public PersonViewModel : PartyViewModel
    new Person DataContext { get; set; }

public PartyViewModel
    public Party DataContext { get; set; }

then you will get correct type of VMs for each model item, view will be binded to VM items, not model items.

View's datatemplates:

<DataTemplate x:Target={x:Type myVmNamespace:PersonViewModel}">

<DataTemplate x:Target={x:Type myVmNamespace:GroupViewModel}">

View's itemscontrol:

<!-- Bind to Parties property of PhoneBookVM -->
<!-- Uses datatemplates for items -->
<ListView ItemsSource={Binding Parties}"/>
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I didn't detail all the specifics of the plumbings (e.g. readonly fields behind the collections, to keep the OnCollectionChanged registered to the correct collection). But this approach does work well (have used it many times). –  Danny Varod Apr 17 '11 at 15:17
That didn't make much sense to me :-) What is that PhoneBook DataContext in your PhoneBookViewModel and how does it relate to the two PartyViewModels? I don't get it. –  Tommy Jakobsen Apr 17 '11 at 17:23
Added more details. Basically, the VM is hooked up to the M is a similar way to how the V is hooked up to the VM. –  Danny Varod Apr 17 '11 at 17:39
Thanks Danny. I'm pretty busy at the moment but I will look at this asap. Just to let you know - I haven't forgot about it :-) –  Tommy Jakobsen Apr 26 '11 at 17:24

Configure a data template for your data-types to render the xaml.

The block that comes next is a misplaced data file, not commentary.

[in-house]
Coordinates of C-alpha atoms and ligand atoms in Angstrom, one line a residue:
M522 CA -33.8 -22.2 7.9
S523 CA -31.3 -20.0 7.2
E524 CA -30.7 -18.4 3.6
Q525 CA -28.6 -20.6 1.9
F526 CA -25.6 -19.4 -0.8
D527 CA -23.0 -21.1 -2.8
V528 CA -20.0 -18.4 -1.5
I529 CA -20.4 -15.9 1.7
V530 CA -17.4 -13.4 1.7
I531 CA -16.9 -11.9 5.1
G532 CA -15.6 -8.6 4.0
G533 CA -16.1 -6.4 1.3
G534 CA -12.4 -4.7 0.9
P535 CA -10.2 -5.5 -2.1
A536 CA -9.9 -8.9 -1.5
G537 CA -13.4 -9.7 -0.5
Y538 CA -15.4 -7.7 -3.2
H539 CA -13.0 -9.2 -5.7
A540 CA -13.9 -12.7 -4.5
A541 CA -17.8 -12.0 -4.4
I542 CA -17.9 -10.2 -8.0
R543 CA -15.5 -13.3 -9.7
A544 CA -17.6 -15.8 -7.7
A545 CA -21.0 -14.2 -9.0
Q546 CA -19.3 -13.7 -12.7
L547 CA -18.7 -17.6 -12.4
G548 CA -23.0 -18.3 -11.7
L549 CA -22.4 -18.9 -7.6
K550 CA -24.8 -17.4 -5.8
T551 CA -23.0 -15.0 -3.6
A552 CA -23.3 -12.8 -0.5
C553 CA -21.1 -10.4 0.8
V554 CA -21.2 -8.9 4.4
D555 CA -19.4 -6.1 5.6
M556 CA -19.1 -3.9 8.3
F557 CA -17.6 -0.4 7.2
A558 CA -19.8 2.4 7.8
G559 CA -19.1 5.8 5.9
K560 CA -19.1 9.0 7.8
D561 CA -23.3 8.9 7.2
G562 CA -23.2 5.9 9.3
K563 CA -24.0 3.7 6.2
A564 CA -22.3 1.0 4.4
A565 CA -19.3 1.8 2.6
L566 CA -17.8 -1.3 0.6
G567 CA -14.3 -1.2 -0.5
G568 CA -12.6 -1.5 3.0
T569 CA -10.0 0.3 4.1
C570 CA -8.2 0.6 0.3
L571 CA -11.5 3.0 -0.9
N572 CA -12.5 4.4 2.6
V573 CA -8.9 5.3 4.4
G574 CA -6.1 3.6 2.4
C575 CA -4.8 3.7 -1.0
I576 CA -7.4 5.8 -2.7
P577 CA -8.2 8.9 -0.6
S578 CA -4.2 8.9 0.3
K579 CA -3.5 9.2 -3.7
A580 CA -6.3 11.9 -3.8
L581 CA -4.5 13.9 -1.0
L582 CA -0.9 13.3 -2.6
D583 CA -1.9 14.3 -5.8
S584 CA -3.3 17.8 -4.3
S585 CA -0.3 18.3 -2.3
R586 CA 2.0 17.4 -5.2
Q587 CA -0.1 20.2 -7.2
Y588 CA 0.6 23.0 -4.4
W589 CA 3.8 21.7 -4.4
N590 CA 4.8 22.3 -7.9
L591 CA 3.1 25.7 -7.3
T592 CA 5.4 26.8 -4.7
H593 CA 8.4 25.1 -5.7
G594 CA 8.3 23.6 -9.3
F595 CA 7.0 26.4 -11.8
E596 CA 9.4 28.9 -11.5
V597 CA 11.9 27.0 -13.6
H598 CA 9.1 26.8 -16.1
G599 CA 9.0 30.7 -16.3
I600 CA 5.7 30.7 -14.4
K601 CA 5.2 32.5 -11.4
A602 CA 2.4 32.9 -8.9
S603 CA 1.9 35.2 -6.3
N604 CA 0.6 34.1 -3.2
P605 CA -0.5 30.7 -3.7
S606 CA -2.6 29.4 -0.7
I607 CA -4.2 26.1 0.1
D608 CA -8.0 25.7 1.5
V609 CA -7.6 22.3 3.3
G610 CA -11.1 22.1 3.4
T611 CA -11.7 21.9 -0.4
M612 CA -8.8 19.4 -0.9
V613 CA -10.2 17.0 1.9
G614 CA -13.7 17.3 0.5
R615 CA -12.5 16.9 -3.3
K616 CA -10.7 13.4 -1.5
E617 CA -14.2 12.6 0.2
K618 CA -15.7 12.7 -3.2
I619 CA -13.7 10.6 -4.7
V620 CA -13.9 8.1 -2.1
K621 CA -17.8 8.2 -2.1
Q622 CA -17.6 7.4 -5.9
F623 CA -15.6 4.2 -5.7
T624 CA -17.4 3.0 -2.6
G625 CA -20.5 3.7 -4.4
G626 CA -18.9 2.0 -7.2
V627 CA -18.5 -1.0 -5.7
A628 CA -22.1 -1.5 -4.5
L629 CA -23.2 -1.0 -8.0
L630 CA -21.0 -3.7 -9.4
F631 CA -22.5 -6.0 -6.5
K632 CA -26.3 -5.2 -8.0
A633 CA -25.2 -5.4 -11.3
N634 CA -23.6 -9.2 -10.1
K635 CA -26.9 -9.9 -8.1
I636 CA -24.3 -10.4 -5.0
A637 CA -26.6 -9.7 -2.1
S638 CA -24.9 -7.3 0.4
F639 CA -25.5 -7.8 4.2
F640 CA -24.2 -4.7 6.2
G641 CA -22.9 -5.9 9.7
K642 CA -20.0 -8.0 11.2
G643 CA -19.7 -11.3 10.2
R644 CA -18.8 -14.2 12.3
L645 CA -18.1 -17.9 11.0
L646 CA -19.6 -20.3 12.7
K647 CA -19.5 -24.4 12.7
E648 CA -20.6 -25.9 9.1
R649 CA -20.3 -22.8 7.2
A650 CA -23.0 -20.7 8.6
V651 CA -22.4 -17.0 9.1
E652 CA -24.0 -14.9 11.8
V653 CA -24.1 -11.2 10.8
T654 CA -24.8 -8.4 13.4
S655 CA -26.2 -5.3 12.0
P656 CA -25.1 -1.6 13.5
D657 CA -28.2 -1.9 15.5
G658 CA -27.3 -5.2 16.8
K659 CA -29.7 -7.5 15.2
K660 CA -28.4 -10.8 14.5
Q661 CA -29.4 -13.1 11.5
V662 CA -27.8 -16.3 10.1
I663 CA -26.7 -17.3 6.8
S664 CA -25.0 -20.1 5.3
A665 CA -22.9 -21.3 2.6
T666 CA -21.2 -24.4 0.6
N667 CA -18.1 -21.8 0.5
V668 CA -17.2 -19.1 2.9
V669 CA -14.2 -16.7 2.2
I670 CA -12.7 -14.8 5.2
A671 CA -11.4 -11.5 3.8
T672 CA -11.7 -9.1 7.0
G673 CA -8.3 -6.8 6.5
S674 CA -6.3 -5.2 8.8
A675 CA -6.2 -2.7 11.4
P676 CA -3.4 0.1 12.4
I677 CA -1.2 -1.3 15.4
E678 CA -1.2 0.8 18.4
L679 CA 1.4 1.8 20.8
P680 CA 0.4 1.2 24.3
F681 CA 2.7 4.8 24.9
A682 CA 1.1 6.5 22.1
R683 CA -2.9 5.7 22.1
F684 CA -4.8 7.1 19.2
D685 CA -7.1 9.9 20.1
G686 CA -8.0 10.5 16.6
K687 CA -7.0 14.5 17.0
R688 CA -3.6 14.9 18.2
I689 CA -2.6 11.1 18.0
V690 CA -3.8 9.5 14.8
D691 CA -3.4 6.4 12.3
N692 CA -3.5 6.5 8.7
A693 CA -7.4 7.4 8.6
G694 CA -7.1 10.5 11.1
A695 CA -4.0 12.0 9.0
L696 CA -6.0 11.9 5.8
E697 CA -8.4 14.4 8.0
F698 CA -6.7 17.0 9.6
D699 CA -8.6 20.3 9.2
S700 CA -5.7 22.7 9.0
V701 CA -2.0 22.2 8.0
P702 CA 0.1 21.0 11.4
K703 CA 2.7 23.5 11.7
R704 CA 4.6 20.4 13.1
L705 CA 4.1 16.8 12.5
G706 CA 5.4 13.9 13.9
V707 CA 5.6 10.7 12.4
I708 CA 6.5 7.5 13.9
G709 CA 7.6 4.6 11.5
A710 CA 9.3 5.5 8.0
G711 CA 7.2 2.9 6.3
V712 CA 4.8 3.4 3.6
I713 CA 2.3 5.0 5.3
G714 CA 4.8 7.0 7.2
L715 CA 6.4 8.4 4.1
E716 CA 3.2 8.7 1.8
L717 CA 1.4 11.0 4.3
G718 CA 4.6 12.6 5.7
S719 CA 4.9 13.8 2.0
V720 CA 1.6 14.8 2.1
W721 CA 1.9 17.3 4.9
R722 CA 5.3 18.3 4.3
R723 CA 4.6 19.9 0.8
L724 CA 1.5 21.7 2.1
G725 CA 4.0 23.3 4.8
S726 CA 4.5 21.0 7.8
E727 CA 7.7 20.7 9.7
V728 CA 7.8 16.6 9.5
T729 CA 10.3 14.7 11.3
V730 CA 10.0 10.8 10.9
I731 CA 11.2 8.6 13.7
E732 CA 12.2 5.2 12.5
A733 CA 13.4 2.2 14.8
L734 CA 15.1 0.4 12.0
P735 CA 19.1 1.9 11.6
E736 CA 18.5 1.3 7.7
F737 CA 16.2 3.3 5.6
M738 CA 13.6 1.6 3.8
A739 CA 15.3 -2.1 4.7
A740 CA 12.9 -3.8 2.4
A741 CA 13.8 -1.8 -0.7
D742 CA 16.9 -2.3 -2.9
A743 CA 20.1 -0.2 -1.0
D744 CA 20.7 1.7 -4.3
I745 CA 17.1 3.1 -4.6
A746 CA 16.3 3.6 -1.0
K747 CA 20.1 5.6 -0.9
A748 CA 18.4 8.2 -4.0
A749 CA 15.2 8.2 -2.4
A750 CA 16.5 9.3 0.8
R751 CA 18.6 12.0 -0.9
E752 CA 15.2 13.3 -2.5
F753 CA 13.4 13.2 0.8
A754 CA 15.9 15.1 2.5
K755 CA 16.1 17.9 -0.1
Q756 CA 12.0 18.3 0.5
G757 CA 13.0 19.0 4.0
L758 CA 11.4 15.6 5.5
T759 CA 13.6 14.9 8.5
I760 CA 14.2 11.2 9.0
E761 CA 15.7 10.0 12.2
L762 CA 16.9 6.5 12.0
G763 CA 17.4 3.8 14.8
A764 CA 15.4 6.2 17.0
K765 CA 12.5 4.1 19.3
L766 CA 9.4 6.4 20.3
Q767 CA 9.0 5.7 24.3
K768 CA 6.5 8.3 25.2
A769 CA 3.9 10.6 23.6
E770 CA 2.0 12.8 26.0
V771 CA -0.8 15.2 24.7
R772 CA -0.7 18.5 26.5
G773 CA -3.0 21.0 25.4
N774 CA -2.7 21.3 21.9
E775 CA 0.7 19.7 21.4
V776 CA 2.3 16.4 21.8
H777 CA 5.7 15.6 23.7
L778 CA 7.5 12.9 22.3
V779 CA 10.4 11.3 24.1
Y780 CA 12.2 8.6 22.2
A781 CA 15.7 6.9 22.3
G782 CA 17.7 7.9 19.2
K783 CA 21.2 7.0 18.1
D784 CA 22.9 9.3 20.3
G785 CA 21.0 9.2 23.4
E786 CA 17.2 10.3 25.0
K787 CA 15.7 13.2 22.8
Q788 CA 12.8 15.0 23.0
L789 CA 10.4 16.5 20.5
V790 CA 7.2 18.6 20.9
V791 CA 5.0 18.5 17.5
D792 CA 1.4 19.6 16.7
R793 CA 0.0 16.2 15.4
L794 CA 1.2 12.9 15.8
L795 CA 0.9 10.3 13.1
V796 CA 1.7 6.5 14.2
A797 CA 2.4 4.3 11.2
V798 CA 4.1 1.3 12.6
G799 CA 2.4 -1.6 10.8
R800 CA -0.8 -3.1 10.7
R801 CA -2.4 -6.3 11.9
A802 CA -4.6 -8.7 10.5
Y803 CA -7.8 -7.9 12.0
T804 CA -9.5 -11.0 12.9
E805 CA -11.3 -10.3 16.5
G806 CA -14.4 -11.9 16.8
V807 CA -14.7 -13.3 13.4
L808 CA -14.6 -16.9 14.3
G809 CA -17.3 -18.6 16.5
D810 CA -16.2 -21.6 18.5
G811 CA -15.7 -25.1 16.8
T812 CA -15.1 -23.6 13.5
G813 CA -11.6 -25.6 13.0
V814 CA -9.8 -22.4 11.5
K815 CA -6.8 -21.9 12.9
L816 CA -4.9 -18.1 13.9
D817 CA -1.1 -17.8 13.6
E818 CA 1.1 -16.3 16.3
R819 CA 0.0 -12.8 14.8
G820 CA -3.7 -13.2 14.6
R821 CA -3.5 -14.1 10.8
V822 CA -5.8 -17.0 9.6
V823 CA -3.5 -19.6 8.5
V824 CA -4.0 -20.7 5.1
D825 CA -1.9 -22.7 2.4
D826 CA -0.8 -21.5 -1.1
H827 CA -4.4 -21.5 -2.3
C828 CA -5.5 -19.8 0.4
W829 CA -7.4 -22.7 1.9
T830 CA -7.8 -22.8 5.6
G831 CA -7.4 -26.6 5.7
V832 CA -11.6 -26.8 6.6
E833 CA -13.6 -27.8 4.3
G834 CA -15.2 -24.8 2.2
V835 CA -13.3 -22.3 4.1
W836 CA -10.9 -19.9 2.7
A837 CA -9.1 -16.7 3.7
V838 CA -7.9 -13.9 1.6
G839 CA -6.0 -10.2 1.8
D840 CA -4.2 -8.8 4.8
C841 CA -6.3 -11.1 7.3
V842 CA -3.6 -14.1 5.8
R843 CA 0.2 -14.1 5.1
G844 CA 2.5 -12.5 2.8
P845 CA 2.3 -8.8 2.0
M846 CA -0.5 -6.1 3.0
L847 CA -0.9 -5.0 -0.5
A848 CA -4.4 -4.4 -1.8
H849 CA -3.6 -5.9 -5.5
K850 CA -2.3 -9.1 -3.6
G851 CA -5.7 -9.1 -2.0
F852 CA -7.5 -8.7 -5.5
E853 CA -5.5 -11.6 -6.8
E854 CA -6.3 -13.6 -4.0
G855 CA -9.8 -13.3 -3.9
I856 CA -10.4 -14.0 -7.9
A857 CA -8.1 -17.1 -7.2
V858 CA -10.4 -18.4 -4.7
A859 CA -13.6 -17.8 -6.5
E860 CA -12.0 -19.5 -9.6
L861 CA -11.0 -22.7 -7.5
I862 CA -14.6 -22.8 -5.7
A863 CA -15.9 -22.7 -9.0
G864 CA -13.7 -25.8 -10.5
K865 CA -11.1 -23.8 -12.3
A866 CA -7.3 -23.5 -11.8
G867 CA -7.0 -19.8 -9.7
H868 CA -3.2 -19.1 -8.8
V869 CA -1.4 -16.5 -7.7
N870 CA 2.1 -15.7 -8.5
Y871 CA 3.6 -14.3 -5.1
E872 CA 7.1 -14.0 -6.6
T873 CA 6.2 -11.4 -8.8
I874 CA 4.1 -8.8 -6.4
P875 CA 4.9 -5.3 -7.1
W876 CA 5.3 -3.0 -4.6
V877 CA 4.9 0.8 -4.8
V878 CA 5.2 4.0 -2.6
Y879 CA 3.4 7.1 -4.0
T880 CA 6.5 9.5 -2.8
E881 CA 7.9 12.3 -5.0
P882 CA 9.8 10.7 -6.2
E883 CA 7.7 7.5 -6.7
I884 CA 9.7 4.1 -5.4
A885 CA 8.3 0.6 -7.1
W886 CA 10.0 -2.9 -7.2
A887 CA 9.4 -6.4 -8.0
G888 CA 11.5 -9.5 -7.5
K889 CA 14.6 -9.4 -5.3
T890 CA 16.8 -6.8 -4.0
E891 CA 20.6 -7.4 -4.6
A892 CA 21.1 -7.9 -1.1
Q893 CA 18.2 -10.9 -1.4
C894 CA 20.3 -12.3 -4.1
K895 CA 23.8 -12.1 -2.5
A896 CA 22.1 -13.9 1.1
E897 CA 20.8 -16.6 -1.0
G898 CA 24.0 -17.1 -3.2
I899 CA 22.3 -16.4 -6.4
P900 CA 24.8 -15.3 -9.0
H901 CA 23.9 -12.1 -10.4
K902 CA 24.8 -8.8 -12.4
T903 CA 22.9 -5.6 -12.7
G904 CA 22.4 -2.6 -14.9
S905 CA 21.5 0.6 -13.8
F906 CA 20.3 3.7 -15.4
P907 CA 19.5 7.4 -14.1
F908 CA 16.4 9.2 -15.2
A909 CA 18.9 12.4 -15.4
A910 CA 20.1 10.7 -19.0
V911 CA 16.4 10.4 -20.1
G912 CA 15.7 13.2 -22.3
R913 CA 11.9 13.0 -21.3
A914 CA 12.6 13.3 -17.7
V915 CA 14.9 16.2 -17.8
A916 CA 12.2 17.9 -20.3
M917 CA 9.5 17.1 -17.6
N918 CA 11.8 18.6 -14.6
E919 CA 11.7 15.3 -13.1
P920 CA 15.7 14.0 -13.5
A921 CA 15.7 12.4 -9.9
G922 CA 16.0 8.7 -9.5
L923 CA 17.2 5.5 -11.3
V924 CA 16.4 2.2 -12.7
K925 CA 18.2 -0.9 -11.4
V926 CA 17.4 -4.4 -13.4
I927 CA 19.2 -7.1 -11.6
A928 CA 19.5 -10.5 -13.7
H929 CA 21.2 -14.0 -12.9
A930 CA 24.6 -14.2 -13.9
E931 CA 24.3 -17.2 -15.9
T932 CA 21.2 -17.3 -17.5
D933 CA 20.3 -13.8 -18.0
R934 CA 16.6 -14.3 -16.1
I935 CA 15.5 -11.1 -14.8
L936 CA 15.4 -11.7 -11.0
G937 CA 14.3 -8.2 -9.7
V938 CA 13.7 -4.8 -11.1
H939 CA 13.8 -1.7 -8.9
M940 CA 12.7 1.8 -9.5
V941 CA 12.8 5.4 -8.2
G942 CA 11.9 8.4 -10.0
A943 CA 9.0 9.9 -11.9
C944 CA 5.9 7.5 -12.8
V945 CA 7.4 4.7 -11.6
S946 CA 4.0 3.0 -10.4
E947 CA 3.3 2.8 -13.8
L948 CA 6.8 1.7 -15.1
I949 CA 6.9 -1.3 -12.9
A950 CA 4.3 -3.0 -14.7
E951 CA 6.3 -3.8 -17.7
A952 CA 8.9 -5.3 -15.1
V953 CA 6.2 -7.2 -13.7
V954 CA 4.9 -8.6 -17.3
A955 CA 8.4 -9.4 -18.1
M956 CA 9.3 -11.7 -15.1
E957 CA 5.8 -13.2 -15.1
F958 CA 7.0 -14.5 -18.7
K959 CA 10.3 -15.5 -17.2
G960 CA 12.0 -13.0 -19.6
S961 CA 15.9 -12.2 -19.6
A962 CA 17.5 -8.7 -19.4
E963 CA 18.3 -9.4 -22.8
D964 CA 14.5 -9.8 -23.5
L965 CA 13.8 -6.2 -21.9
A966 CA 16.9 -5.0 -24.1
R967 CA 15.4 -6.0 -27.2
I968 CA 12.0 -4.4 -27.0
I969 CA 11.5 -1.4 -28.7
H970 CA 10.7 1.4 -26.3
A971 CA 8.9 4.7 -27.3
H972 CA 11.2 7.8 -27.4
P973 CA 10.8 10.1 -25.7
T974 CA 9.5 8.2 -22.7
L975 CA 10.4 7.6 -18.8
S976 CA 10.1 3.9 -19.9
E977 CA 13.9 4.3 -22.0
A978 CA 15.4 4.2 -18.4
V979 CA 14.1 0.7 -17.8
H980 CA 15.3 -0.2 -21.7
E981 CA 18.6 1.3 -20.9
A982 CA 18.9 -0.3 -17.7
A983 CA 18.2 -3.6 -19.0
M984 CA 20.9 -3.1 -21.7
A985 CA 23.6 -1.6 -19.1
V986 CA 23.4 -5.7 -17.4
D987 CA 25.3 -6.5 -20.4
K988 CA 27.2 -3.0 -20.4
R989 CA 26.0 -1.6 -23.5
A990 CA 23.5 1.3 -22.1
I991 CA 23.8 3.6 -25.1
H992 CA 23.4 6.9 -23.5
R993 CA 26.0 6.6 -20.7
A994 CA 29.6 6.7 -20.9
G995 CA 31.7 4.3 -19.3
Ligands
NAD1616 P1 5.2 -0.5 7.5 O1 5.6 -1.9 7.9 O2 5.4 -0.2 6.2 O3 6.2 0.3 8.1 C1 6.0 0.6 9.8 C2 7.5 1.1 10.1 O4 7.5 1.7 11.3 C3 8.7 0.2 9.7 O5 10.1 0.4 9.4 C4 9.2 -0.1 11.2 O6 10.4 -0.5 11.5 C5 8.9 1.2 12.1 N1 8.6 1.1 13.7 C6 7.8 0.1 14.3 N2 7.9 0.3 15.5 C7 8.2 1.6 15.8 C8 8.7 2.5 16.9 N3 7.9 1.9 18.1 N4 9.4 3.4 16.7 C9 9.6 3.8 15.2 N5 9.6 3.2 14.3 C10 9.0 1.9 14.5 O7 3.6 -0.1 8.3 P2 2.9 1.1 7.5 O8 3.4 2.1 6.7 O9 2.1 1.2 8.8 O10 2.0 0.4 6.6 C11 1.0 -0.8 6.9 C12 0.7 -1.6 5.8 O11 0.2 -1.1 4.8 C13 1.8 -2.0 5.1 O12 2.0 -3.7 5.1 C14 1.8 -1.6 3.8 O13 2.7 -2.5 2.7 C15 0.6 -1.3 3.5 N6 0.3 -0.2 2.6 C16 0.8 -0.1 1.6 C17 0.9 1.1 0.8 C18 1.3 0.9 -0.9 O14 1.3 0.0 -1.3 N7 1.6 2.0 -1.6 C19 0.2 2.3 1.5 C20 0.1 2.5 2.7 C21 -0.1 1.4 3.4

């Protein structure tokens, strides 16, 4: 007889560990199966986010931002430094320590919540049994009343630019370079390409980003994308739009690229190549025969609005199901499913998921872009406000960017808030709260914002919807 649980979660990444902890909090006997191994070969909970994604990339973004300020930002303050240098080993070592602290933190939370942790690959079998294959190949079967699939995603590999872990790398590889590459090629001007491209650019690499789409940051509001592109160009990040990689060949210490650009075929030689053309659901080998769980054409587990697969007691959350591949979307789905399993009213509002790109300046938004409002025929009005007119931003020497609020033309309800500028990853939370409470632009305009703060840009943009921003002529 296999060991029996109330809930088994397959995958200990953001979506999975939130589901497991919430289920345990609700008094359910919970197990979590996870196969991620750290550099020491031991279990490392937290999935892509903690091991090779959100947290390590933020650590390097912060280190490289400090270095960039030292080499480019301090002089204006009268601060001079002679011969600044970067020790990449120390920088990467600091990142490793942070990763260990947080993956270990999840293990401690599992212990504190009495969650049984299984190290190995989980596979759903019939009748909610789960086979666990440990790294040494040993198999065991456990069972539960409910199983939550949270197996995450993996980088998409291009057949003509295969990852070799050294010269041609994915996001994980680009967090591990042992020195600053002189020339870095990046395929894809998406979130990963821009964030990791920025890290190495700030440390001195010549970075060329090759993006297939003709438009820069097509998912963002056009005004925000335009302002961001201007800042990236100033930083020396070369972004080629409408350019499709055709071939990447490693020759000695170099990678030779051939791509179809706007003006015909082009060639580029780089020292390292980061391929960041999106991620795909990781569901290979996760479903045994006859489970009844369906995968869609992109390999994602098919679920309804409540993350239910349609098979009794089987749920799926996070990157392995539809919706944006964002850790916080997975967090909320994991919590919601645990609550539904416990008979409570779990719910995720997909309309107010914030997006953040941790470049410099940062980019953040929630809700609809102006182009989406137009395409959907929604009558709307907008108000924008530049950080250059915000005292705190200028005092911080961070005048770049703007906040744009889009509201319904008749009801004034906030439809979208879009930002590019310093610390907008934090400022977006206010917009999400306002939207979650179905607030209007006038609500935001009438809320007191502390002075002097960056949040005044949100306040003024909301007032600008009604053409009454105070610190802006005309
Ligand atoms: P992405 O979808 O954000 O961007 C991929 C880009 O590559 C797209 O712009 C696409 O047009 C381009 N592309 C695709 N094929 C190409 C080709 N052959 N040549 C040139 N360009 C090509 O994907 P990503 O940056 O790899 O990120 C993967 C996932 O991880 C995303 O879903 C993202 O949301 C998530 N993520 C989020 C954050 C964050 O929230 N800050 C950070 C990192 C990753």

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How? And how would you pass arguments to the constructor of the view model? –  Tommy Jakobsen Apr 17 '11 at 17:18

If you're using Prism and MVVM then you are binding a Command to your ItemsControl with all the Parties.

This command would be of type DelegateCommand<Party>. Inside the Delegate that the command is executing, which would look like:

private void PartyNavigate(Party party)

Just check if the party is any of the sub types and call a RequestNavigate on the region of your RegionManager to the specific View.

It will then become a problem how you pass the actual context, you can either look at the MVVM RI that comes with Prism, which has a very good aproach to that in the form of the StateHandler or you can build your own centralized DataManager where you keep state of those things, along with caching stuff you are getting from WebServices, etc. After 2 years of building smart clients with WPF and WCF I can tell you that you will eventually need to build your own DataManager, which won't be that much of a deal if you're already using EntityFramework and you generate most of it from the EDM.

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Your collection for your ItemsControl ItemsSource is filled by PhoneBookViewModel. So the only thing left is to tell WPF how each item of this collection should be rendered. And this can easy achieved by creating a DataTemplate.

 <DataTemplate DataType="{x:Type PersonViewModel}"> 
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Yea, but I need to pass a specific instance to the views. How can I do that? –  Tommy Jakobsen Apr 26 '11 at 17:25